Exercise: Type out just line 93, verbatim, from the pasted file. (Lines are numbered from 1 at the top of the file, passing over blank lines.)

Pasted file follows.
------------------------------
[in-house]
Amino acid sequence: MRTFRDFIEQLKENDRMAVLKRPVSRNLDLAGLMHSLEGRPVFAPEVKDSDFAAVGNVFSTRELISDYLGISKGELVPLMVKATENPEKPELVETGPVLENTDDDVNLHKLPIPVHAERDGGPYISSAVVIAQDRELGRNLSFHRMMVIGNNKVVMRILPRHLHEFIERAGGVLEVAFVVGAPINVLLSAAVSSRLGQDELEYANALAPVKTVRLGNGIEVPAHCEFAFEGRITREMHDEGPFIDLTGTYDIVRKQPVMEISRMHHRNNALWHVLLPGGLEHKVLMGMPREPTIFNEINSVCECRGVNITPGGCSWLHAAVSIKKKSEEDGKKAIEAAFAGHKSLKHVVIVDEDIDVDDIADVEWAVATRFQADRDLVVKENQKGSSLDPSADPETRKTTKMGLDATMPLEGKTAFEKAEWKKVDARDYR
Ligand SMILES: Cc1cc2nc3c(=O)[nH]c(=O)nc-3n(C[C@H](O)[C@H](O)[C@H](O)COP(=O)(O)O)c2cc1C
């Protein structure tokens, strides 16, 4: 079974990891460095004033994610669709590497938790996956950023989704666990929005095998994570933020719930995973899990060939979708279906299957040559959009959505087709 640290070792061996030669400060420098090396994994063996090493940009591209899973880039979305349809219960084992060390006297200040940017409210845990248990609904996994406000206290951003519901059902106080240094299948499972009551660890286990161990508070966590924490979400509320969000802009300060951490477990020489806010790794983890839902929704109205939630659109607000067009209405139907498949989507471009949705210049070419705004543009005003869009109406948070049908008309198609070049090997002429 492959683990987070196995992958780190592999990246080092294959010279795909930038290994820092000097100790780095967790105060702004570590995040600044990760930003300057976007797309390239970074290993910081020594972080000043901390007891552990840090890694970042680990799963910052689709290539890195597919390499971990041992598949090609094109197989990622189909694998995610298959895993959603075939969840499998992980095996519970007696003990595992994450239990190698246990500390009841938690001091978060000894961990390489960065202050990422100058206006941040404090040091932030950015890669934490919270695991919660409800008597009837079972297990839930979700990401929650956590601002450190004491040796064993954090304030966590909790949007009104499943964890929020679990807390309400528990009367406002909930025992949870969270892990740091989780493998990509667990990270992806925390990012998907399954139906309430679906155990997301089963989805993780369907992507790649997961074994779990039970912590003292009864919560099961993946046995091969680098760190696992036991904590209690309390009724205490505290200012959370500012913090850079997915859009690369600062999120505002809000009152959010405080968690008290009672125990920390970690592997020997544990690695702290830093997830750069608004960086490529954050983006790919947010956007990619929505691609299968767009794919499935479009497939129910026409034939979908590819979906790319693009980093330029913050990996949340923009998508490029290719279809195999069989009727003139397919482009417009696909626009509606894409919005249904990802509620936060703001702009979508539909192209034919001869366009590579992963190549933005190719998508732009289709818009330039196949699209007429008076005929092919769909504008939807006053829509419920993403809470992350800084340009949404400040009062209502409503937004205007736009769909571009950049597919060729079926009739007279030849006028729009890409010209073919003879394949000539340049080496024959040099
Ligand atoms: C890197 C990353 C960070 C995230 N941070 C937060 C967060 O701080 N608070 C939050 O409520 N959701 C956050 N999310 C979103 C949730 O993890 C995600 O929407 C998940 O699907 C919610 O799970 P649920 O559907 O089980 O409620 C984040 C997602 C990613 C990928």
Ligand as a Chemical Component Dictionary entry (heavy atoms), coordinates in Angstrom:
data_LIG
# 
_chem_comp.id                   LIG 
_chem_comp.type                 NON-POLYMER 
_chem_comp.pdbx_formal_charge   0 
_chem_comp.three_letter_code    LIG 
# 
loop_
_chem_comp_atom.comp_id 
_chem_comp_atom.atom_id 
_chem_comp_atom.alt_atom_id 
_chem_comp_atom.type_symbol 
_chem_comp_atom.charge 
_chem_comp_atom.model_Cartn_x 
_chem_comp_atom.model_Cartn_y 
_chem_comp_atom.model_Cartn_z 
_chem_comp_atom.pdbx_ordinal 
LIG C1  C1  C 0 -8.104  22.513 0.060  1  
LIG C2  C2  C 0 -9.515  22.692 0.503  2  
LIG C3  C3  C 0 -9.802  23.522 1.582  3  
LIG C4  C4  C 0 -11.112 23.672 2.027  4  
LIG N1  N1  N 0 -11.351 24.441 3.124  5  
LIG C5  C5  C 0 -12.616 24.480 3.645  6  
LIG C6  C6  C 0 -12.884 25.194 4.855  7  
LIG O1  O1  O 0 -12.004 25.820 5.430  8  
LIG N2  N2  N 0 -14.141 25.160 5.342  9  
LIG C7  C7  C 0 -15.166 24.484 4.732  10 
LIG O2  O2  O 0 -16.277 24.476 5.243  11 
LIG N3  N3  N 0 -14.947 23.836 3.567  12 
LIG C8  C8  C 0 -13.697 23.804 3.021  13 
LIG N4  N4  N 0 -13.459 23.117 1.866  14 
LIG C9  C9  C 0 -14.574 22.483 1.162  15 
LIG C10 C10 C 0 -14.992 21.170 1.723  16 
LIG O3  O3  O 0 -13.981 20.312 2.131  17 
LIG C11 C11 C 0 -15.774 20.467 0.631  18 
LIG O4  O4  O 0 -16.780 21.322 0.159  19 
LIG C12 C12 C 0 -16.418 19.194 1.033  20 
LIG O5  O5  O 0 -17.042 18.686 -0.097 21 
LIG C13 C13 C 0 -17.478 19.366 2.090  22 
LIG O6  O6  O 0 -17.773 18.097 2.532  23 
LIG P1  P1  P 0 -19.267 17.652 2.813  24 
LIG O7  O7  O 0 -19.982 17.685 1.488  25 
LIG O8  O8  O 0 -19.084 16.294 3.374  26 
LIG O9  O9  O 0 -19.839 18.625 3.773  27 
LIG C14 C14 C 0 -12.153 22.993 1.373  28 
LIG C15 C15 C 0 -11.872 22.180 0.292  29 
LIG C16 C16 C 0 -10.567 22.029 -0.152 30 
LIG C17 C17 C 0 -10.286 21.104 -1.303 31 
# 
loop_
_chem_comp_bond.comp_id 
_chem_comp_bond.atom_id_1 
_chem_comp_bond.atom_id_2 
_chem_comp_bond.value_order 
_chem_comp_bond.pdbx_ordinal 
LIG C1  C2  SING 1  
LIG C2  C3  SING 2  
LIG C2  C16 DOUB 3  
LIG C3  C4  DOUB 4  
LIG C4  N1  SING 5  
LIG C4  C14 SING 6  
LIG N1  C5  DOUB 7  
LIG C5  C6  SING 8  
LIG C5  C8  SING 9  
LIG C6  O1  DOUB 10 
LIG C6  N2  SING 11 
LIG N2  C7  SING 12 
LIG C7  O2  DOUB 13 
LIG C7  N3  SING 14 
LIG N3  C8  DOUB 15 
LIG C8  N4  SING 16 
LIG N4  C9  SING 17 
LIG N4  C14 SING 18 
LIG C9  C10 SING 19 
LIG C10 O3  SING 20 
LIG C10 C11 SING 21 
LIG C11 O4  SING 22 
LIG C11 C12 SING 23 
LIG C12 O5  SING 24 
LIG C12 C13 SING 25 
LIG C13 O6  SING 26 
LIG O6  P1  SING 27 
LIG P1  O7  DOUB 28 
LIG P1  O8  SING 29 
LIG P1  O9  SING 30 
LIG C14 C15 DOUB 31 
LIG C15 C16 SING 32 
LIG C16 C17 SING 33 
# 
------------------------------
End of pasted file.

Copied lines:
LIG C15 C16 SING 32 